Canada prides itself on its health care system. All Canadians have access to free, quality health care.
In Peterborough, we have a state-of-the-art hospital, a dedicated Family Health Team and strong community support. Peterborough Regional Health Centre (PRHC) is an acute-care facility that provides an extensive range of services. A new facility opened in 2008 to serve more than 300,000 people in the Peterborough area.
Peterborough was one of the first communities to establish Family Health Team. This successful model brings healthcare providers together to coordinate the best possible patient care. The teams include doctors, nurses, registered dietitians, mental health clinicians and pharmacists.
The Ontario Ministry of Health and Long-Term Care provides medical care to Ontario residents through the Ontario Health Insurance Program (OHIP). The Ministry also provides in-home care for disabled or ill persons and special equipment for people with disabilities. General guides to health care in Ontario are provided by Ontario.ca and Settlement.Org.
If you need an interpreter to understand a doctor or nurse practitioner, help may be available. You can bring a friend or family member. The hospital has a 24-hour language line. The New Canadians Centre may be able to find a volunteer who speaks your language.
How do I get health insurance?
Health Card – Ontario Health Insurance Plan (OHIP)
All Canadian citizens, permanent residents, protected persons and some work permit holders who live in Ontario may be eligible for the Ontario Health Insurance Plan (OHIP).
When you arrive in Peterborough, ask about eligibility, or apply for a Health Card (OHIP) at the ServiceOntario centre located at 300 Water Street, inside Robinson Place (MNR building). You will need to bring 3 original documents that prove your citizenship/immigration status, residency in Ontario, and identity. Click here to see which documents are accepted.
There is a three-month waiting period before you will be covered by OHIP. This waiting period begins on the day on which you establish residence in Ontario. You must be physically present in Ontario for at least 153 days of the first 183 days after you establish residence. To keep your OHIP coverage, you must always be physically present in Ontario for at least 153 days in any 12-month period. Protected persons do not have to wait 3 months to apply for OHIP.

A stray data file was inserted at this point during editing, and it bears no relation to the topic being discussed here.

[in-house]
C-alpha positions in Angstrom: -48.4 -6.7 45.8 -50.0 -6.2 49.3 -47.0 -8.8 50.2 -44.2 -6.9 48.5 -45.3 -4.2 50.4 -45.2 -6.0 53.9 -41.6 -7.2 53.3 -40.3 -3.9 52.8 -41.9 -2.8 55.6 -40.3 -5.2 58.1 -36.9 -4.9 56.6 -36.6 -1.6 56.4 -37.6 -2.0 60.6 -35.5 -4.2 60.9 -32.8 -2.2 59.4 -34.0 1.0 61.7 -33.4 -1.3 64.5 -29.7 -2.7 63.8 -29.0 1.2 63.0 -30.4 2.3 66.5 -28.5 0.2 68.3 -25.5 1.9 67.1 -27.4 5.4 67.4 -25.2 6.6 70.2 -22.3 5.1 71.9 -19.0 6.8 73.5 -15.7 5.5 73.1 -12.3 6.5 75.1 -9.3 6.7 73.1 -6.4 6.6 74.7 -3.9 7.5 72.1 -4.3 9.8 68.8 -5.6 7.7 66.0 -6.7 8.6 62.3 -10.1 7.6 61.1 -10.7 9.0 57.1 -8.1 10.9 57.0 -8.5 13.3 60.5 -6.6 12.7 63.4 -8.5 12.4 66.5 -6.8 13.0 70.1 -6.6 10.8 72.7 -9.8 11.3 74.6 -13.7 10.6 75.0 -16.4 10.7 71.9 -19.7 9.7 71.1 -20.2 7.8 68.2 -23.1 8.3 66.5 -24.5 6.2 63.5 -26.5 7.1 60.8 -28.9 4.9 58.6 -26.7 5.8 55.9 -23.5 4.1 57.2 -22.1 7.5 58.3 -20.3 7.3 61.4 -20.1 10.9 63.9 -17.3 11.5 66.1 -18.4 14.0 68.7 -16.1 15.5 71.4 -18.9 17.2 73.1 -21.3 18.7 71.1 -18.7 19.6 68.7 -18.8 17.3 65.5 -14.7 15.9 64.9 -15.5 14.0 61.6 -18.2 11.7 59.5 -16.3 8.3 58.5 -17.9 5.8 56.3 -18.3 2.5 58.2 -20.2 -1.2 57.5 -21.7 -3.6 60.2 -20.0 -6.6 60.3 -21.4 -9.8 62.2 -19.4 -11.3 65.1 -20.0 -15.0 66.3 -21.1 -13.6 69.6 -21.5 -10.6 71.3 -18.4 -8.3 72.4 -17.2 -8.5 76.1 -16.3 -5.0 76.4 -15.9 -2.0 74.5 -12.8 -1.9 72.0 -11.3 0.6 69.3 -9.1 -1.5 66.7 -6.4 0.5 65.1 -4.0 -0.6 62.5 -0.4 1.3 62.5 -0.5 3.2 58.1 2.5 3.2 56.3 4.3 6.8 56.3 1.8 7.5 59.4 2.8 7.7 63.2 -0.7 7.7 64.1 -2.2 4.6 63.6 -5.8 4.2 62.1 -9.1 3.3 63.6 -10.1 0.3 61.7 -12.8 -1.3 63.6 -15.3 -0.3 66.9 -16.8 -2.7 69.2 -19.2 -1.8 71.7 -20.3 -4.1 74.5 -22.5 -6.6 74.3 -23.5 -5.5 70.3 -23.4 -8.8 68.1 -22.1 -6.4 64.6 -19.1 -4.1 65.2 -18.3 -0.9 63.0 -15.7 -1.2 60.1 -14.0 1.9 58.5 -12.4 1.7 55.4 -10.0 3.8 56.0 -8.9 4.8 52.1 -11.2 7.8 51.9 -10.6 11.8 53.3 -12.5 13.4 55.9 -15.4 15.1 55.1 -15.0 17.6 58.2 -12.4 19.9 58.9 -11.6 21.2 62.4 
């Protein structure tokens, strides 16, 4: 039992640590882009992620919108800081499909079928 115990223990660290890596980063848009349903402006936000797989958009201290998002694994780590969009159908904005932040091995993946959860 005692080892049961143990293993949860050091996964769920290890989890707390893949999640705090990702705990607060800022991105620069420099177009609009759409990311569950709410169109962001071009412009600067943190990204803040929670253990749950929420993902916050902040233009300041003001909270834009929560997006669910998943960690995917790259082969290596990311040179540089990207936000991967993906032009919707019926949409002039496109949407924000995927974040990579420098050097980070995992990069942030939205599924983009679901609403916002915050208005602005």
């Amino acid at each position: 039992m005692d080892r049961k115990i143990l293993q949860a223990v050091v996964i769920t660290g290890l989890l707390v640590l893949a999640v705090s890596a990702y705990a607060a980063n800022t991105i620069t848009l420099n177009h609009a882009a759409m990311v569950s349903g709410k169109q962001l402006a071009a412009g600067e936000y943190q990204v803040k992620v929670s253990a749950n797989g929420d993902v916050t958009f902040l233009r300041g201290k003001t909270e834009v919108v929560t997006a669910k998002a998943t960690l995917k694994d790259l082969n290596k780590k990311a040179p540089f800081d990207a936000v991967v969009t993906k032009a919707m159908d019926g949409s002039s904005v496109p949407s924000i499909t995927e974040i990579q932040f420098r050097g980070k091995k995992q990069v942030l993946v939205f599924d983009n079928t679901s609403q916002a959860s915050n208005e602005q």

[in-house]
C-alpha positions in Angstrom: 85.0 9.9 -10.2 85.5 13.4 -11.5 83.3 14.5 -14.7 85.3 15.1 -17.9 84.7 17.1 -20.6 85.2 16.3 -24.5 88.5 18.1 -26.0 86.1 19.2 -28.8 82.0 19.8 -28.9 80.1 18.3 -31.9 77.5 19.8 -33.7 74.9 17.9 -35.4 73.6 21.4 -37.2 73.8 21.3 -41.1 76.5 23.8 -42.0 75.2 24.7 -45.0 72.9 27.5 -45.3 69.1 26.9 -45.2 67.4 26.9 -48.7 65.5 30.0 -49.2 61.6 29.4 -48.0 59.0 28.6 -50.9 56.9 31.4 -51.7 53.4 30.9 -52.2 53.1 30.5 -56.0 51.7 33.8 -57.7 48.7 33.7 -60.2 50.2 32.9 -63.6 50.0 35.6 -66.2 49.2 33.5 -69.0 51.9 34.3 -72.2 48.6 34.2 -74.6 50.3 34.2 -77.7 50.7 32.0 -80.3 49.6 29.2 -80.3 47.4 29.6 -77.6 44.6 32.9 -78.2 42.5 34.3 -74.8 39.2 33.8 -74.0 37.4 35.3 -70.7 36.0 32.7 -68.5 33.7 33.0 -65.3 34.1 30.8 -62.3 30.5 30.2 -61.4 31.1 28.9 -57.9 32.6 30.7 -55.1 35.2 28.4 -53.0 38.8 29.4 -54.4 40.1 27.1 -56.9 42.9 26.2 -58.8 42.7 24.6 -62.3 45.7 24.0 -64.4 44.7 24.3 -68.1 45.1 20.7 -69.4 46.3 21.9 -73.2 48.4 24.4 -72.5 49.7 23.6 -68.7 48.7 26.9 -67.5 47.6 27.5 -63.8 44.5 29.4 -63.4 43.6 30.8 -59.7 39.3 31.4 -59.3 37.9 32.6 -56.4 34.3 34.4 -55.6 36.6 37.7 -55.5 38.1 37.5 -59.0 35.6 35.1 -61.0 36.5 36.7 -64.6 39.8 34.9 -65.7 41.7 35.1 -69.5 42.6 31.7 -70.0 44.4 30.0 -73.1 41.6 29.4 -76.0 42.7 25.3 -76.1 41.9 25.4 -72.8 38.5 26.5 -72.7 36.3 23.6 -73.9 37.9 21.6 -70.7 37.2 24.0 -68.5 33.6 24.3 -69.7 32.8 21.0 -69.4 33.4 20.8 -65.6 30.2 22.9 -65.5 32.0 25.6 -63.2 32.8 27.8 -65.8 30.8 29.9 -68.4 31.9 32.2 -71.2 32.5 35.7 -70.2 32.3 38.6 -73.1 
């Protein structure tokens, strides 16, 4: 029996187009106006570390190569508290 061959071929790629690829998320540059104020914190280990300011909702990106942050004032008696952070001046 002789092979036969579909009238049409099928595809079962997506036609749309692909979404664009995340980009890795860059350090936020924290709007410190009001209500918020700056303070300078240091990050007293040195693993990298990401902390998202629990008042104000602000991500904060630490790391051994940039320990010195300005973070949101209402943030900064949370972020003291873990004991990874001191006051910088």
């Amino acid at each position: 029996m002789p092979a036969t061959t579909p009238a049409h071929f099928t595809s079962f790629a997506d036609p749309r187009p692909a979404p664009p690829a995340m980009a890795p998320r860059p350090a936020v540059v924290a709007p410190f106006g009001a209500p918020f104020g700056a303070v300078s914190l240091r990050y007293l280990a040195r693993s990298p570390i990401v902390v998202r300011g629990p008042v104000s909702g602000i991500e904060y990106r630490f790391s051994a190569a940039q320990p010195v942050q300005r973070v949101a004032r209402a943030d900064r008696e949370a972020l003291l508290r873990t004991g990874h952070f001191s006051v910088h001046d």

OHIP does not cover the cost of dental services or prescription drugs.
Refugee claimants may have access to some health insurance from the federal government under the Interim Federal Health Program (IFHP). Protected persons may have access to supplemental health and prescription drug coverage under the IFHP. Information on the IFHP is available on the Government of Canada website.
For more information on OHIP, see the OHIP Eligibility Fact Sheet.
Private Health Insurance
The Ontario Government will not cover your health care costs during the OHIP waiting period. You should buy private health care insurance for this time. This is especially important if you are pregnant or have other specific health needs.
For information on private health insurance options for newcomers, see the guide at Settlement.Org. This article includes a list of private insurance companies.
You may also wish to purchase private health care insurance after you become eligible for OHIP coverage. Private insurance can provide extra coverage for prescription drugs, dental work, eyeglasses, and other services not covered by OHIP. You should also ask your employer if they offer health insurance.
If you cannot afford to pay for prescription drugs, you may be eligible for the Trillium Drug Program. This program is offered through the Ministry of Health and Long-Term Care.
All foreign students must have adequate medical coverage during their stay in Canada.
International students at Fleming College will be insured through ETFS Insurance. International students at Trent University will be covered by the University Health Insurance Plan (UHIP). These insurance plans provide basic hospital and doctor services.
Other universities and colleges may also have health insurance plans for their students. There are often extended health benefits for students with OHIP, as well.
How do I find a healthcare provider?
Family Doctors and Nurse Practitioners
When you move to Peterborough, you should try to find a family doctor or nurse practitioner immediately. To do this, you can:
- Register with Health Care Connect (a service offered by the Ontario Government to help Ontario residents find a family healthcare provider)
- Ask friends or family members if their healthcare provider is accepting new patients
- Use the Doctor Search service from the College of Physicians and Surgeons of Ontario
- Register with VON 360 Degree Nurse Practioner- Led Clinic
- Ask the hospital
What if I don’t have a doctor or nurse practitioner?
If you do not have your own healthcare provider you can go to the Lansdowne Place Walk-In Clinic for normal illnesses.
If it is an emergency, you can go to the Emergency Room at the Peterborough Regional Health Centre. If you are not very sick or seriously injured, you may have to wait for several hours before seeing a doctor. People who are very sick or badly injured will be helped first.